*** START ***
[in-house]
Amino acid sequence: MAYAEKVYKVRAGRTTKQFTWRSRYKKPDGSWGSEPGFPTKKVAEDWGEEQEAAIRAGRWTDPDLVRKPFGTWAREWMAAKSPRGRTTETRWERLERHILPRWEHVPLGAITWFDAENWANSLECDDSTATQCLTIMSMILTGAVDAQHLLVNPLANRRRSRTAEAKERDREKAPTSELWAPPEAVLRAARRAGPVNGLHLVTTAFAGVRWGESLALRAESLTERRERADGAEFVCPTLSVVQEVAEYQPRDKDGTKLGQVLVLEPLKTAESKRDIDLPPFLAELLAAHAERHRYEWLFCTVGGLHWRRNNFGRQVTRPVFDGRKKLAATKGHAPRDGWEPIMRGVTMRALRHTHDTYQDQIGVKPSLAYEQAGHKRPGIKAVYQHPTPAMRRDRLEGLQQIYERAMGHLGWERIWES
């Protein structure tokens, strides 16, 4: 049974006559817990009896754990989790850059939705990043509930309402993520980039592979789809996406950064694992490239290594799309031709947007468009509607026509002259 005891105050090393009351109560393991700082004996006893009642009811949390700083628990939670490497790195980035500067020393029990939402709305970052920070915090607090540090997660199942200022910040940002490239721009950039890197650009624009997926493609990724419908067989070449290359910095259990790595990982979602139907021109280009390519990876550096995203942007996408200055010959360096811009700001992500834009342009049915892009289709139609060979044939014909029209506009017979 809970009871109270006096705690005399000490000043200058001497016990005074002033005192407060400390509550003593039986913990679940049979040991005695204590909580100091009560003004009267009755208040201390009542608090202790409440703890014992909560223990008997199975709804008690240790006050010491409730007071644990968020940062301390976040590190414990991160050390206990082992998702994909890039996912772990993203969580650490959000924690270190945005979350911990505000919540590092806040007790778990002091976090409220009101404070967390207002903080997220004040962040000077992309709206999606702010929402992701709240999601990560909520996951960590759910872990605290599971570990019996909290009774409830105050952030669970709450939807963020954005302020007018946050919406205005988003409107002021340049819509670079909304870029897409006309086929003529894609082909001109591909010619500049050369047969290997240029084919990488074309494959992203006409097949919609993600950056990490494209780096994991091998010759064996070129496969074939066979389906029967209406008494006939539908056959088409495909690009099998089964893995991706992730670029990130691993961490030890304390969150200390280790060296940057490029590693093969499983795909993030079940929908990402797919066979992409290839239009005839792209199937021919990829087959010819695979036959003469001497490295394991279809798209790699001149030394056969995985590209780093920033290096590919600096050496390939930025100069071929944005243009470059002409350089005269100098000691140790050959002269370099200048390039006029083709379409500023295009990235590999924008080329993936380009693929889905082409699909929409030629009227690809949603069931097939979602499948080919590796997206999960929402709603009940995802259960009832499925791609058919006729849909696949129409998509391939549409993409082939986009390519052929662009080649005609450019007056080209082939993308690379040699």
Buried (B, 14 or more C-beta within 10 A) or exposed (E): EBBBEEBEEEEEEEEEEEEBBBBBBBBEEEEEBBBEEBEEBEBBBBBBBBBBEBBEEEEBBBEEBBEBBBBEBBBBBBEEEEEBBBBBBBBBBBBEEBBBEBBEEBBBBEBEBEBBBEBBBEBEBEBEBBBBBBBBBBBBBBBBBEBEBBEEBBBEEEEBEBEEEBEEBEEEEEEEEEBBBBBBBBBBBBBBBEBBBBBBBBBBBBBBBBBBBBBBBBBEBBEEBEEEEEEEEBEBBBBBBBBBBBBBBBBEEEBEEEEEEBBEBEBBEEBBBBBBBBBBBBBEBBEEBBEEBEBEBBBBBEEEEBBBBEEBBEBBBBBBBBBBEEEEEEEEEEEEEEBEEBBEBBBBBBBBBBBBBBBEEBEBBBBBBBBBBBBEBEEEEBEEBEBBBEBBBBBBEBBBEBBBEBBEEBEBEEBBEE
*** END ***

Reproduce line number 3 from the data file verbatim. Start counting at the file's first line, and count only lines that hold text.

């Protein structure tokens, strides 16, 4: 049974006559817990009896754990989790850059939705990043509930309402993520980039592979789809996406950064694992490239290594799309031709947007468009509607026509002259 005891105050090393009351109560393991700082004996006893009642009811949390700083628990939670490497790195980035500067020393029990939402709305970052920070915090607090540090997660199942200022910040940002490239721009950039890197650009624009997926493609990724419908067989070449290359910095259990790595990982979602139907021109280009390519990876550096995203942007996408200055010959360096811009700001992500834009342009049915892009289709139609060979044939014909029209506009017979 809970009871109270006096705690005399000490000043200058001497016990005074002033005192407060400390509550003593039986913990679940049979040991005695204590909580100091009560003004009267009755208040201390009542608090202790409440703890014992909560223990008997199975709804008690240790006050010491409730007071644990968020940062301390976040590190414990991160050390206990082992998702994909890039996912772990993203969580650490959000924690270190945005979350911990505000919540590092806040007790778990002091976090409220009101404070967390207002903080997220004040962040000077992309709206999606702010929402992701709240999601990560909520996951960590759910872990605290599971570990019996909290009774409830105050952030669970709450939807963020954005302020007018946050919406205005988003409107002021340049819509670079909304870029897409006309086929003529894609082909001109591909010619500049050369047969290997240029084919990488074309494959992203006409097949919609993600950056990490494209780096994991091998010759064996070129496969074939066979389906029967209406008494006939539908056959088409495909690009099998089964893995991706992730670029990130691993961490030890304390969150200390280790060296940057490029590693093969499983795909993030079940929908990402797919066979992409290839239009005839792209199937021919990829087959010819695979036959003469001497490295394991279809798209790699001149030394056969995985590209780093920033290096590919600096050496390939930025100069071929944005243009470059002409350089005269100098000691140790050959002269370099200048390039006029083709379409500023295009990235590999924008080329993936380009693929889905082409699909929409030629009227690809949603069931097939979602499948080919590796997206999960929402709603009940995802259960009832499925791609058919006729849909696949129409998509391939549409993409082939986009390519052929662009080649005609450019007056080209082939993308690379040699």